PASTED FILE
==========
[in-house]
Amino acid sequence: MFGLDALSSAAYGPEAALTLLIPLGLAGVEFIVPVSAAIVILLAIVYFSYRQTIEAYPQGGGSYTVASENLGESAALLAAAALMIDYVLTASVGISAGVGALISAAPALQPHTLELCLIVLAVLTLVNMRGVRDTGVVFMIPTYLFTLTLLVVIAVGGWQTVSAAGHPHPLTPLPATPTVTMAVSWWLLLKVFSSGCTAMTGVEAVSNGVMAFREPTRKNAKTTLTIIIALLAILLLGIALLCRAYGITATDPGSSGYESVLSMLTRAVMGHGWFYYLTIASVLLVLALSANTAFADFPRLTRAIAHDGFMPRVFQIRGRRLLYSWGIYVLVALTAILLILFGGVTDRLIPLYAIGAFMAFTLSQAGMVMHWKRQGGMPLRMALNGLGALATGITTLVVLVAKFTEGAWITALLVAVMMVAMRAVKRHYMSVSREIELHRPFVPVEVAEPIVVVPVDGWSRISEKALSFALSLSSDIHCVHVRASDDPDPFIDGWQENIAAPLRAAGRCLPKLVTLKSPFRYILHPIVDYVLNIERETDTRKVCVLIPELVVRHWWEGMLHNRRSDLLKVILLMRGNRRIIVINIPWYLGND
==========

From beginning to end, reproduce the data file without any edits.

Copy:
[in-house]
Amino acid sequence: MFGLDALSSAAYGPEAALTLLIPLGLAGVEFIVPVSAAIVILLAIVYFSYRQTIEAYPQGGGSYTVASENLGESAALLAAAALMIDYVLTASVGISAGVGALISAAPALQPHTLELCLIVLAVLTLVNMRGVRDTGVVFMIPTYLFTLTLLVVIAVGGWQTVSAAGHPHPLTPLPATPTVTMAVSWWLLLKVFSSGCTAMTGVEAVSNGVMAFREPTRKNAKTTLTIIIALLAILLLGIALLCRAYGITATDPGSSGYESVLSMLTRAVMGHGWFYYLTIASVLLVLALSANTAFADFPRLTRAIAHDGFMPRVFQIRGRRLLYSWGIYVLVALTAILLILFGGVTDRLIPLYAIGAFMAFTLSQAGMVMHWKRQGGMPLRMALNGLGALATGITTLVVLVAKFTEGAWITALLVAVMMVAMRAVKRHYMSVSREIELHRPFVPVEVAEPIVVVPVDGWSRISEKALSFALSLSSDIHCVHVRASDDPDPFIDGWQENIAAPLRAAGRCLPKLVTLKSPFRYILHPIVDYVLNIERETDTRKVCVLIPELVVRHWWEGMLHNRRSDLLKVILLMRGNRRIIVINIPWYLGND